It will be a hollow victory to help individuals survive the first stage of the crisis, but then have their jobs and businesses disappear later this year or next, writes Philip Cross.
By Philip Cross, July 16, 2020
What should the federal government be doing to help the private sector sustain its recovery, rather than sustain its mere survival for another quarter or two?
Without a recovery of the business sector, there will be no ongoing growth in Canada. Ensuring firms survive only to be swamped by too much accumulated debt just postpones the stress on our financial system, government finances, and ultimately the recovery itself.
The key to recovery for businesses is finding a mechanism to help firms deal with their excessive debt loads. Firms in Canada already entered the government-mandated shutdown of non-essential services with historically high levels of debt. High indebtedness is partly the result of years of tantalizingly low interest rates offered by central banks; even corporations with huge cash reserves like Apple issued bonds to take advantage of interest rates reaching lows that may never be repeated.
After the pandemic arrived in Canada, firms saw their revenues plunge. In some of the hardest-hit industries such as airlines, accommodation, food, recreation, auto dealers and personal services, revenues dropped by 65 per cent or more.
Meanwhile, even with extensive layoffs, companies still have to pay some fixed costs such as property taxes, rent, mortgages and other debt, a skeleton headquarters staff, security, utilities, and so on. As a result of the squeeze between a sudden drop in revenues and high fixed costs, even businesses with a fundamentally good business model (such as dentists) assumed large levels of debt during the lockdown. This debt risks pushing many into insolvency.
Governments have traditionally adopted the so-called Bagehot rule as a guide for emergency lending to the private sector, which is to lend generously against good assets to solvent firms in order to assure that no taxpayer money is at risk. This treats the fundamental problem as a crisis of liquidity and not solvency. However, this approach has some serious flaws.
So far, governments have successfully kept loans flowing to businesses—bank loans jumped eight per cent between February and May—while sending money with no strings attached directly to households. While preventing a rash of business failures, the problem is that the high and accelerating indebtedness of firms at a time of declining revenues means many eventually will become insolvent. For example, delaying rent payments means that this expense will increase when the moratorium ends, with no guarantee that revenues will return to pre-crisis levels.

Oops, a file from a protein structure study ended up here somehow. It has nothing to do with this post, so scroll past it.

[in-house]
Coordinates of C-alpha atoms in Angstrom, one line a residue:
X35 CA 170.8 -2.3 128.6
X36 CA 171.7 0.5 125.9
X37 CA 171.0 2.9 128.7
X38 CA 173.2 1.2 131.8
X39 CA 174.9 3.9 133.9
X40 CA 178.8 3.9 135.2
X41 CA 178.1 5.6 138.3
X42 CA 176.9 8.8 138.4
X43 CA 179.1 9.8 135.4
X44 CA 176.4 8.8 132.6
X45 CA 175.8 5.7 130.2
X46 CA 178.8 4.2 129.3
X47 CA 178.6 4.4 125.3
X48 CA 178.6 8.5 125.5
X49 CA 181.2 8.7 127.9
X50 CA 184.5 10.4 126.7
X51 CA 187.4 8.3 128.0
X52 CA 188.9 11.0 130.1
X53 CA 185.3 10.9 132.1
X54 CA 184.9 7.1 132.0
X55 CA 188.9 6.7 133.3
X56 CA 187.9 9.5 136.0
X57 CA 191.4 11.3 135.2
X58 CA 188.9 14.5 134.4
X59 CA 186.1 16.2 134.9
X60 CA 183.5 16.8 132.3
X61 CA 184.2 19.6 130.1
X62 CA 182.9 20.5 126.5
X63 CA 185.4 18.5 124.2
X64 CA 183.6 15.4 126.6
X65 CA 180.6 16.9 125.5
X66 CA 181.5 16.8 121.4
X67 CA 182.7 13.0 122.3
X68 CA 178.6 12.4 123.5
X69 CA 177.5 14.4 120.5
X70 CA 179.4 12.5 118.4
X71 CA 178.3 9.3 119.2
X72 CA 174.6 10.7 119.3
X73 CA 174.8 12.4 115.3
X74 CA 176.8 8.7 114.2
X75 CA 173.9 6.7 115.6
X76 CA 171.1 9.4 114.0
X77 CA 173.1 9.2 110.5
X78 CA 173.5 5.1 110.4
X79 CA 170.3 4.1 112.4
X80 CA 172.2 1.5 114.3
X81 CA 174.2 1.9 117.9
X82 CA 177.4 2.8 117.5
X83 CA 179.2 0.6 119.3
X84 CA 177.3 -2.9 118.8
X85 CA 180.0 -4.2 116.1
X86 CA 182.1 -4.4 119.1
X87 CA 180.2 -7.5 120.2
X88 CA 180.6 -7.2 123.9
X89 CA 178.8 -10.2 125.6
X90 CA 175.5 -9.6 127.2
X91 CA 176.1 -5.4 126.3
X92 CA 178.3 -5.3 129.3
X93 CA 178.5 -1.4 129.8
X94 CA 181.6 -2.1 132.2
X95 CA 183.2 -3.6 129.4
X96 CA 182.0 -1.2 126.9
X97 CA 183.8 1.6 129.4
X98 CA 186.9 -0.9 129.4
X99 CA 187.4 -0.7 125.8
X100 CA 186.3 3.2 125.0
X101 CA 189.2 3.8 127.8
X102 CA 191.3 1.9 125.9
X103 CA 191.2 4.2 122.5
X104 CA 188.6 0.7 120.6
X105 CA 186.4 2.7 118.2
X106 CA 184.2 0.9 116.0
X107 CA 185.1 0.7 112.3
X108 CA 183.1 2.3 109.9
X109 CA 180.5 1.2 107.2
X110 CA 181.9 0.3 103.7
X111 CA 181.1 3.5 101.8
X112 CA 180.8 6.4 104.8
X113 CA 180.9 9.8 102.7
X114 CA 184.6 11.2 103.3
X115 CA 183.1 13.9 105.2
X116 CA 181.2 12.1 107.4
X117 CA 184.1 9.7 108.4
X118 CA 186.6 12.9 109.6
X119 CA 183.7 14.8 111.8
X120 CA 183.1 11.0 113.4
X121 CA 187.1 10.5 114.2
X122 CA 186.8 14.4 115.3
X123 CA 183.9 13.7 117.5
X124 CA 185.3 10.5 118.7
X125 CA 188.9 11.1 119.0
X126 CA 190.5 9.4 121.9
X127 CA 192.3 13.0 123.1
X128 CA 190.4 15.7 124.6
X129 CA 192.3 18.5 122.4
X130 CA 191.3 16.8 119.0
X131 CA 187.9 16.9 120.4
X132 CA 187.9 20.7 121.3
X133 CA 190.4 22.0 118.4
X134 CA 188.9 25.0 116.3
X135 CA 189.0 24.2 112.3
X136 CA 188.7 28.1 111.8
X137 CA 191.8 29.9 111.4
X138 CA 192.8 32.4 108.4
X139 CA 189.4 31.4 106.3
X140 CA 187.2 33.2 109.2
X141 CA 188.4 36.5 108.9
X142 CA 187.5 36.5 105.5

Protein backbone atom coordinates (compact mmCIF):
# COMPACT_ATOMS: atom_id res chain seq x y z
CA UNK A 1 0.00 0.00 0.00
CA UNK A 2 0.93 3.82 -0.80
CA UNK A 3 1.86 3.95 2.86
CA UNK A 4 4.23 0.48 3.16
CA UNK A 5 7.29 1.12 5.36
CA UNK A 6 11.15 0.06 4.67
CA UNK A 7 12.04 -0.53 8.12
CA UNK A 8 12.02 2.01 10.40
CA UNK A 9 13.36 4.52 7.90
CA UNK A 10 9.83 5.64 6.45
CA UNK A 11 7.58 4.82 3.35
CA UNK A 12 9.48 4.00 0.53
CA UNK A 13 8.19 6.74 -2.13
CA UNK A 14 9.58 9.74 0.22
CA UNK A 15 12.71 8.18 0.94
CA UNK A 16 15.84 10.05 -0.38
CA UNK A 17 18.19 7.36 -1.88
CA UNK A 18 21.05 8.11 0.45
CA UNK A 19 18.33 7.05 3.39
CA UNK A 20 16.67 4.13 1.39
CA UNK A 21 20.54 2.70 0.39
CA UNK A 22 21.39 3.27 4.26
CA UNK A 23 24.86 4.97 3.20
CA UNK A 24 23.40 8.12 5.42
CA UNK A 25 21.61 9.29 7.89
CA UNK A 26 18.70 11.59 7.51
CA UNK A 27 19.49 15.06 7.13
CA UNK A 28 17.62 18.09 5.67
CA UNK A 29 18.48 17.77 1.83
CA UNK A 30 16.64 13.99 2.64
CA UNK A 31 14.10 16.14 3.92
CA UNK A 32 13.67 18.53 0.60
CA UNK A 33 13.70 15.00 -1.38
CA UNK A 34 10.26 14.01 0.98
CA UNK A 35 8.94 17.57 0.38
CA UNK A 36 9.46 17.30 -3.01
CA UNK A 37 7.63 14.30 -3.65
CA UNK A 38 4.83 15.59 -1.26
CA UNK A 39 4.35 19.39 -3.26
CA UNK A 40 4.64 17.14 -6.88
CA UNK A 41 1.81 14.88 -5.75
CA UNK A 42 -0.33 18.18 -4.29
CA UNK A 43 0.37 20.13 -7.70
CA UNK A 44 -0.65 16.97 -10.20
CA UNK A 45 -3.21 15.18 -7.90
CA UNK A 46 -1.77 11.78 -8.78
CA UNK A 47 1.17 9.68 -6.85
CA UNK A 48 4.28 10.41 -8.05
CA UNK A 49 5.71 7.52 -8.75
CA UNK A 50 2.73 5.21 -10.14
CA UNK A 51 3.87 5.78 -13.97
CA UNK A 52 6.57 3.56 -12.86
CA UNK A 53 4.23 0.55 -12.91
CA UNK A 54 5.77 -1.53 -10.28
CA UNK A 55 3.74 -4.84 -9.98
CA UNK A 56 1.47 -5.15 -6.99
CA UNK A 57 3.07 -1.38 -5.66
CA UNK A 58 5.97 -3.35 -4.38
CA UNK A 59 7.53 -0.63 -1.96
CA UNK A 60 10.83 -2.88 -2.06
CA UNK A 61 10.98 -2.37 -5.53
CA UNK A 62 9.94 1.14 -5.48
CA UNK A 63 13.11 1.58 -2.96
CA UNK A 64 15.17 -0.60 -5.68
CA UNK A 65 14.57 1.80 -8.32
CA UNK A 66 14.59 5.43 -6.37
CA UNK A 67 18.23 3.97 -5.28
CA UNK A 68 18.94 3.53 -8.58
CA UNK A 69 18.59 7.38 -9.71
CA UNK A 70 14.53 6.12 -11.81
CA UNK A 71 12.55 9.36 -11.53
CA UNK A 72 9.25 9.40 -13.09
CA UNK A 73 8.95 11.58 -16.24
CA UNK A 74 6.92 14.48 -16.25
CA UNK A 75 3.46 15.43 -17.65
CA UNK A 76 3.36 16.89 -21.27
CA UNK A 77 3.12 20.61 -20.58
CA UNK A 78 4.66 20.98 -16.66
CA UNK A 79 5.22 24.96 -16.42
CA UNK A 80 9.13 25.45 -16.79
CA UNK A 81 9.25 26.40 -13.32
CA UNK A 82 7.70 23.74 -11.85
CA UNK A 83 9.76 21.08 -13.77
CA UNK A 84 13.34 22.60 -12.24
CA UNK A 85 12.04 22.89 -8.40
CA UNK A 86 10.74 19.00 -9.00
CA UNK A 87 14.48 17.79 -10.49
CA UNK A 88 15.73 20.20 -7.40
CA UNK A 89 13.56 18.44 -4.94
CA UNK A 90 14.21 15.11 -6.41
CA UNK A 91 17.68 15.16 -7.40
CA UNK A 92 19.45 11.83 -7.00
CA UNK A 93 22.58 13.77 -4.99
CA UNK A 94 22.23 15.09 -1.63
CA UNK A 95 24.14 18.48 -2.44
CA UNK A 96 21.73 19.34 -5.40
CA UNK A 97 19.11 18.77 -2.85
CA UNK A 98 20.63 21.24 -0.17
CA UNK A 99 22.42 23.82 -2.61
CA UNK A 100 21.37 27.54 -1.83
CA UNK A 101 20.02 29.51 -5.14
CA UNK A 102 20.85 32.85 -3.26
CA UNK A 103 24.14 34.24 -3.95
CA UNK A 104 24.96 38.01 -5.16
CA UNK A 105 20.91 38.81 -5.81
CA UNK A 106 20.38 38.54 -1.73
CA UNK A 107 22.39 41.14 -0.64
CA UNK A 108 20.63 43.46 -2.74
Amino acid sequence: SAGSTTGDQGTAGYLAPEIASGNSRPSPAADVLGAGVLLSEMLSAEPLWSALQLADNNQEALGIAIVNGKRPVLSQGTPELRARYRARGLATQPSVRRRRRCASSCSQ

The underlying stress on firms, especially small businesses, is why polls show over a quarter are uncertain they will survive the current crisis even with the current level of government aid. Despite such a major threat to the sustained recovery of jobs and income in Canada, this draws little interest from governments, which remain fixated on households. It will be a hollow victory indeed to help individuals survive the first stage of the crisis but then have their jobs disappear later this year or next.
The traditional Bagehot approach to lending during a financial crisis won’t work in the current downturn because corporate debt has reached too high a level and because the unpredictable course of both the pandemic and government’s response make it impossible to differentiate between good and bad debt.
Jeremy Stein, chair of the Department of Economics at Harvard and a former Governor of the US Federal Reserve Board, has argued that the federal government has to be prepared to take on some debt from firms to assure their ability to survive. To protect central bank independence, it has to be government, and ultimately, taxpayers, who absorb these losses. So far, households have been on the receiving end of the bulk of government largesse; indeed, a sharp jump in personal deposits at banks since February suggests, overall, more aid to households was provided than was necessary. It is now time for governments to step up and help firms directly.
The real risk in the huge increase of government transfers to households during the pandemic is that government will soon test the limits of its borrowing capacity, as reflected in the recent downgrade of federal debt, even before a wave of business bankruptcies puts more demands on its resources. If the federal government is unable to help firms, then much of the short-term aid to individuals will have been wasted as people lose their jobs and return to government support. Then the demands on government may prove to be unsupportable, and our nascent economic recovery unsustainable.
Philip Cross is a senior fellow at the Macdonald-Laurier Institute and the former chief economic analyst at Statistics Canada.